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Case Reports
. 2000 Mar;107(3):581-7.
doi: 10.1016/s0161-6420(99)00128-1.

The Expanding Clinical Spectrum of Ocular Lyme Borreliosis

Case Reports

The Expanding Clinical Spectrum of Ocular Lyme Borreliosis

H O Mikkilä et al. Ophthalmology. .


Objective: To delineate the clinical manifestations of ocular Lyme borreliosis, while concentrating on new symptoms and findings and the phase of appearance of ophthalmologic disorders.

Design: Observational case series.

Participants: Ten patients with Lyme borreliosis-associated ophthalmologic findings previously reported from the Helsinki University Central Hospital in addition to 10 new cases that have since been diagnosed. INTERVENTION/TESTING: The patients underwent medical and ophthalmologic evaluation. The diagnosis of Lyme borreliosis was based on medical history, clinical ocular and systemic findings, determinations of antibodies to Borrelia burgdorferi by enzyme-linked immunosorbent assay and immunoblot analysis, the detection of DNA of B. burgdorferi by polymerase chain reaction, and exclusion of other infectious and inflammatory causes.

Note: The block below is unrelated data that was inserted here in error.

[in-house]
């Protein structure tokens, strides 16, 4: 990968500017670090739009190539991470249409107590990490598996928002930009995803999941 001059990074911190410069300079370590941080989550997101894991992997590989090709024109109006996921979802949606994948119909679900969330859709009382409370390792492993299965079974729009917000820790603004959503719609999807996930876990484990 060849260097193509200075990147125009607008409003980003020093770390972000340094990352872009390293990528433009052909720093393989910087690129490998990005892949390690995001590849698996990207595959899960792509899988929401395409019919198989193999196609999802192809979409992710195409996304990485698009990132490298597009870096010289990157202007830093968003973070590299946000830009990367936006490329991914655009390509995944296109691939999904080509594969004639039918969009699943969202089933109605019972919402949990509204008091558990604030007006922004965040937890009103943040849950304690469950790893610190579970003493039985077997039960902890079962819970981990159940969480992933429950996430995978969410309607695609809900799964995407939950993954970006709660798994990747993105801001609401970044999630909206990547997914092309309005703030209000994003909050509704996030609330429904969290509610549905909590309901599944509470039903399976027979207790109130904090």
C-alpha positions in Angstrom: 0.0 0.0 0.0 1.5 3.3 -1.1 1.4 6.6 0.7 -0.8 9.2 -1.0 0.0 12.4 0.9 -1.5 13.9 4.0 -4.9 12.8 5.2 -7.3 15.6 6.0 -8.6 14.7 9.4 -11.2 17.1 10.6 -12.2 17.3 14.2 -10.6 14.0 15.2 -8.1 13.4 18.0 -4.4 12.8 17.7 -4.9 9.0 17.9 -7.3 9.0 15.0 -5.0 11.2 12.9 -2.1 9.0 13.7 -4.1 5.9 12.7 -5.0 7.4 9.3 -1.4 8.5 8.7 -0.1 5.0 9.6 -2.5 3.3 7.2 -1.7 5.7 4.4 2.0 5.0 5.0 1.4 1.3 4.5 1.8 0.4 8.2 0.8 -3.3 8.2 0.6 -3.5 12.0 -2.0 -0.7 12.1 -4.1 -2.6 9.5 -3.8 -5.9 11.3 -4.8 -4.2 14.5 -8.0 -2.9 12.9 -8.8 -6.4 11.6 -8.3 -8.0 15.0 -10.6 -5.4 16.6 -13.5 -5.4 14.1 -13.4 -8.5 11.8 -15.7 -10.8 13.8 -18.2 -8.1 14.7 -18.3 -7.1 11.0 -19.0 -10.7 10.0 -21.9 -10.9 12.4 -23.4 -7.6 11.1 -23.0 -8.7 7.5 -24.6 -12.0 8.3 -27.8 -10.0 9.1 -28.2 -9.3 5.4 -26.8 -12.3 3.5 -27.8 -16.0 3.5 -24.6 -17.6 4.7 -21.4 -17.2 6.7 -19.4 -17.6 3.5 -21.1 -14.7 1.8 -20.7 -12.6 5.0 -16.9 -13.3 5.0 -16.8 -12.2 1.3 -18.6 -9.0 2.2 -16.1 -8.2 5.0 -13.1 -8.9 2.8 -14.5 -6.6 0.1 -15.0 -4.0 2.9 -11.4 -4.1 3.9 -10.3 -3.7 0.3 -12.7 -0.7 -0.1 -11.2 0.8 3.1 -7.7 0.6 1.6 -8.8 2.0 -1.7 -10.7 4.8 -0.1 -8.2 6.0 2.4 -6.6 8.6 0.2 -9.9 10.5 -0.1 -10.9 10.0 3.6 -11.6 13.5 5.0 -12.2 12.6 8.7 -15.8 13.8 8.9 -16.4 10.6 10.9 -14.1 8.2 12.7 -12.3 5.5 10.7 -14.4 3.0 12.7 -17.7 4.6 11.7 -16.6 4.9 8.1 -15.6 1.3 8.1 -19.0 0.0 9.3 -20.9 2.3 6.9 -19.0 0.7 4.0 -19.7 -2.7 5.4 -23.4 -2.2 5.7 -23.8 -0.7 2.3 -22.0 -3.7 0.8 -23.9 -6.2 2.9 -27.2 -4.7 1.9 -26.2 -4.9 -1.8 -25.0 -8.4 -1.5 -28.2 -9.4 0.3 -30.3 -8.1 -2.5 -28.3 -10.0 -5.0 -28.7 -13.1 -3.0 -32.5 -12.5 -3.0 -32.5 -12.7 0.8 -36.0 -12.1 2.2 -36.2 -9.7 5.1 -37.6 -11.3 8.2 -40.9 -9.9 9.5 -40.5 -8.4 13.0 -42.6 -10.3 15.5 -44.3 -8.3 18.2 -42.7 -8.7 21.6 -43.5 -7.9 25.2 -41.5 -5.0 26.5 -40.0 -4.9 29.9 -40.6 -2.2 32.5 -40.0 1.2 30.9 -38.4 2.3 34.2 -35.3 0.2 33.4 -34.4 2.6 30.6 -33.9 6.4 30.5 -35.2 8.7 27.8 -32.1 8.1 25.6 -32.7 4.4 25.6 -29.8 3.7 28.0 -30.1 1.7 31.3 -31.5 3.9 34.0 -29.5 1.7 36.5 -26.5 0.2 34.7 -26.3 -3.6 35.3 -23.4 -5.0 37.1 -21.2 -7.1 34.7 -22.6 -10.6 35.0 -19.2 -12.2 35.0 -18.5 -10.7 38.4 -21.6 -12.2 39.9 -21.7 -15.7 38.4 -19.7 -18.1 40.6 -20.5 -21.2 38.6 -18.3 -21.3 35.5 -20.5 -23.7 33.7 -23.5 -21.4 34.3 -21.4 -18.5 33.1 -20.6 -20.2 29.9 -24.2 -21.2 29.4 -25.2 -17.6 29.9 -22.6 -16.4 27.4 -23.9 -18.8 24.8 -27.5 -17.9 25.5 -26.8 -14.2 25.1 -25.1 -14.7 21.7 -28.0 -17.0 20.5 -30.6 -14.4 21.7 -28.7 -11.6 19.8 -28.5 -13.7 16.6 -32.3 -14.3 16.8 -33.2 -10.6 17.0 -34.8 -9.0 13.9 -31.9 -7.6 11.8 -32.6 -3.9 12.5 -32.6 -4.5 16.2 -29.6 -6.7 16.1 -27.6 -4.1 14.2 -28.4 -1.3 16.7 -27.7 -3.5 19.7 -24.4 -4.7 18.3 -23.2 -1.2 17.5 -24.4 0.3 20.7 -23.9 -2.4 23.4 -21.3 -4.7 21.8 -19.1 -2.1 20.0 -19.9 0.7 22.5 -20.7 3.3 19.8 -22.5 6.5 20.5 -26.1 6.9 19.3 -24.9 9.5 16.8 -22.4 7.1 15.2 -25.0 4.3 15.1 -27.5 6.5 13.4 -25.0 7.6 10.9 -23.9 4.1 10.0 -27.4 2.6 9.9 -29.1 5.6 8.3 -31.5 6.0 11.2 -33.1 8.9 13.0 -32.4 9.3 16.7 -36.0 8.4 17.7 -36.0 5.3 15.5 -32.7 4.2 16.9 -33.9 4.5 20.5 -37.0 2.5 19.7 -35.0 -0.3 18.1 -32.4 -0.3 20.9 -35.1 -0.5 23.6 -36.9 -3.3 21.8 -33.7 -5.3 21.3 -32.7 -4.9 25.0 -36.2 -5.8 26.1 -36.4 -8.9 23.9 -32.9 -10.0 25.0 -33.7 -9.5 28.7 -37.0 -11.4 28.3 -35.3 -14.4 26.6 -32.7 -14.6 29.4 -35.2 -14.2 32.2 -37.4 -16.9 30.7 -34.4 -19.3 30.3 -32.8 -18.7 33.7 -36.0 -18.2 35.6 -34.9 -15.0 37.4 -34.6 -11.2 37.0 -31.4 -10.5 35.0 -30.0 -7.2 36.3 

Main outcome measures: Ocular complaints, presenting ophthalmologic findings, and the stage of Lyme borreliosis were recorded.

Results: Four patients presented with a neuro-ophthalmologic disorder, five had external ocular inflammation, 10 patients had uveitis, and one had branch retinal vein occlusion. One patient developed episcleritis and one patient developed abducens palsy within 2 months of the infection incident. In the remaining 14 patients in whom the time of infection was traced, the ocular manifestations appeared in the late stage of Lyme borreliosis. Two patients with a neuro-ophthalmologic disorder and one with external ocular inflammation experienced severe photophobia, whereas the main reported symptom of the patients with uveitis was decreased visual acuity. Four patients with external ocular disease and one with a neuro-ophthalmologic disorder experienced severe periodic ocular or facial pain. Retinal vasculitis developed in seven patients with uveitis.

Conclusions: Lyme borreliosis can cause a variety of ocular manifestations, which develop mainly in the late stage of the disease. Photophobia and severe periodic ocular pain can be characteristic symptoms of Lyme borreliosis. In the differential diagnosis of retinal vasculitis, Lyme borreliosis should be taken into account, especially in endemic areas.

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